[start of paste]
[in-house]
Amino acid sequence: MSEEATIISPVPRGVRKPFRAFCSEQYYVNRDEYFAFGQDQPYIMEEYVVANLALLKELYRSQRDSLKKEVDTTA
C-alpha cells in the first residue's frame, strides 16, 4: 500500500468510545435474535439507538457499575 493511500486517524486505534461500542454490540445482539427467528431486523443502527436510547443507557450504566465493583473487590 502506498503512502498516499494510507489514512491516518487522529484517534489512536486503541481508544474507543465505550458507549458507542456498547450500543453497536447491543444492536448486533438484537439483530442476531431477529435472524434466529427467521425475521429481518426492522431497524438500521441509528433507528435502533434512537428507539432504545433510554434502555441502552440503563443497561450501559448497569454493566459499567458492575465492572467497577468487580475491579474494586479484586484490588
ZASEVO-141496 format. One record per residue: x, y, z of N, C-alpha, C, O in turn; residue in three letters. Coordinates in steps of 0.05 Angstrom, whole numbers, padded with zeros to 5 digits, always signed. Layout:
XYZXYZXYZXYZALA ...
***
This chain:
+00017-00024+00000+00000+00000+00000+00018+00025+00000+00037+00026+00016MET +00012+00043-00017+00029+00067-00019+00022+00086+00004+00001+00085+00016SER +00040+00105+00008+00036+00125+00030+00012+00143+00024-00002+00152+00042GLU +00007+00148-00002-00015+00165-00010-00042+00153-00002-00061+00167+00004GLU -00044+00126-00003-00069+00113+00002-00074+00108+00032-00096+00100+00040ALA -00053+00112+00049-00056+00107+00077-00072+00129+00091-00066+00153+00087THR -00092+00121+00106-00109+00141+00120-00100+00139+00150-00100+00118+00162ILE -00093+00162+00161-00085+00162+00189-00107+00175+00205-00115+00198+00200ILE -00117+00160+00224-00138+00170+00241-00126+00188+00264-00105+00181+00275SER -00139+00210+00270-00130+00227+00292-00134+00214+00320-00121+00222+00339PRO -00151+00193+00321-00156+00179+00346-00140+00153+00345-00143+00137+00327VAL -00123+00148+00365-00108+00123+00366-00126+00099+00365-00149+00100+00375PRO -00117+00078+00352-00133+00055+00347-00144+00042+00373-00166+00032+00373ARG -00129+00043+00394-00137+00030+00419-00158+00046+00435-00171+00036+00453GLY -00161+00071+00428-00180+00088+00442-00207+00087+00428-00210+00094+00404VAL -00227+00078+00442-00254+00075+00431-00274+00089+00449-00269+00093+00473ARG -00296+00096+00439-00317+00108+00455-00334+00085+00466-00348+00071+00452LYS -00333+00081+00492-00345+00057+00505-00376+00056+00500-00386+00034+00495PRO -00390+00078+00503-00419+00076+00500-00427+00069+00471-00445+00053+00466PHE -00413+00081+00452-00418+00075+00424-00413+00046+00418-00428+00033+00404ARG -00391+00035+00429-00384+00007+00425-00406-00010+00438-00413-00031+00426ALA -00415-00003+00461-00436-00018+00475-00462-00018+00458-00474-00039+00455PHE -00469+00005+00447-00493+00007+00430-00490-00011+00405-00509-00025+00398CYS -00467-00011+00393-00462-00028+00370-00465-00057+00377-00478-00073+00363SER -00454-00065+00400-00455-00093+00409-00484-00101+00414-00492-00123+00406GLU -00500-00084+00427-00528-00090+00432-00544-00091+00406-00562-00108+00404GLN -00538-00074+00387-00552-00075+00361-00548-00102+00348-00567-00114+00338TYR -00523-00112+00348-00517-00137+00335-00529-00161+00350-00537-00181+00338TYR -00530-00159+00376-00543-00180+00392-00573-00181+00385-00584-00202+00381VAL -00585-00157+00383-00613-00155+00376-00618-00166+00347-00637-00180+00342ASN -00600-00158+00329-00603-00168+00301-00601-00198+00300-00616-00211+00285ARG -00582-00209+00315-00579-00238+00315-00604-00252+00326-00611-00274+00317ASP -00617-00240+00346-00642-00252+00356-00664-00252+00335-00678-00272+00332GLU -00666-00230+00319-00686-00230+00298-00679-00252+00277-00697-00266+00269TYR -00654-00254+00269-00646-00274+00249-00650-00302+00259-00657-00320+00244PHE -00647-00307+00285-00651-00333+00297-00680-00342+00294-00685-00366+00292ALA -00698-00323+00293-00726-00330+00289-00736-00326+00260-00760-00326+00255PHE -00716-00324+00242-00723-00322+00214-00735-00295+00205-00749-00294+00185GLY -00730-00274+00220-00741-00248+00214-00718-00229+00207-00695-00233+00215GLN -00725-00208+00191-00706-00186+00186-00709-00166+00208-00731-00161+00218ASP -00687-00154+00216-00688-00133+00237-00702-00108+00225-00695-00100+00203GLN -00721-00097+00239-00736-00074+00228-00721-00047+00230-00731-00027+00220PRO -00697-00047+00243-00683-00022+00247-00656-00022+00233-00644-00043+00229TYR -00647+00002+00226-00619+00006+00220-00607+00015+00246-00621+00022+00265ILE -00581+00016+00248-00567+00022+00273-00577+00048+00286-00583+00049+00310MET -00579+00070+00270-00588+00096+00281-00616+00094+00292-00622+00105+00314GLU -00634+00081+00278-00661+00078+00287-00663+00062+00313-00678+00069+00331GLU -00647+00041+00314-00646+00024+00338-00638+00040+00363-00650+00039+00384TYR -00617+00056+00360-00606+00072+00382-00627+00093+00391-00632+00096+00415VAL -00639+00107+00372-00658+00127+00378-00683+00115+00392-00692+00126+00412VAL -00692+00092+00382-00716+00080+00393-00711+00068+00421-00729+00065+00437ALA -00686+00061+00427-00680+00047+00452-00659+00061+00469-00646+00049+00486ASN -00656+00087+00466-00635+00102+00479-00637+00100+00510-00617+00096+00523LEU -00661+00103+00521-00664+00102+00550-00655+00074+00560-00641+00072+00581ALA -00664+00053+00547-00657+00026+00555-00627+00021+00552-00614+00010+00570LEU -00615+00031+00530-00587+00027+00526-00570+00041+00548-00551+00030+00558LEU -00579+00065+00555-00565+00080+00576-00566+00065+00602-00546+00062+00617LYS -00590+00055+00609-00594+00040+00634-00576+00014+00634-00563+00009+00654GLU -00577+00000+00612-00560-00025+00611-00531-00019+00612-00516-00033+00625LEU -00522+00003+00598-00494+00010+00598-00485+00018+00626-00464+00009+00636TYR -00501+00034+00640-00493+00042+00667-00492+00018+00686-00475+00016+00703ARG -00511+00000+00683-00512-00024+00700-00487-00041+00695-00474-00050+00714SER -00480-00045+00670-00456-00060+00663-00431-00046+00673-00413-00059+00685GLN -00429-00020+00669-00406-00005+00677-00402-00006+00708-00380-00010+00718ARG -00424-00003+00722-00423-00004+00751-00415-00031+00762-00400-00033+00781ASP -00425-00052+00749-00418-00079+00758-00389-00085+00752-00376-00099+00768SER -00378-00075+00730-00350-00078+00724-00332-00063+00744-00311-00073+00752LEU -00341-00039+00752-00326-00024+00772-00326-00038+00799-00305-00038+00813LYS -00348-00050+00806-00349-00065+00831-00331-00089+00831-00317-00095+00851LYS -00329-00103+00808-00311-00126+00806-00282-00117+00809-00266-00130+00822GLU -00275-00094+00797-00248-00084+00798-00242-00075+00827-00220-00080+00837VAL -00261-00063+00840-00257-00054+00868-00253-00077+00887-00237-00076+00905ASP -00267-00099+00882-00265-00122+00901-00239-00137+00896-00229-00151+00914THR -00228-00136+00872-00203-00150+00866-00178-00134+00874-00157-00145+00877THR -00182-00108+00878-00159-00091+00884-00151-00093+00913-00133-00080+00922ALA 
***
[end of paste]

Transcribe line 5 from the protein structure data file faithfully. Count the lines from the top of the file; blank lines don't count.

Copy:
XYZXYZXYZXYZALA ...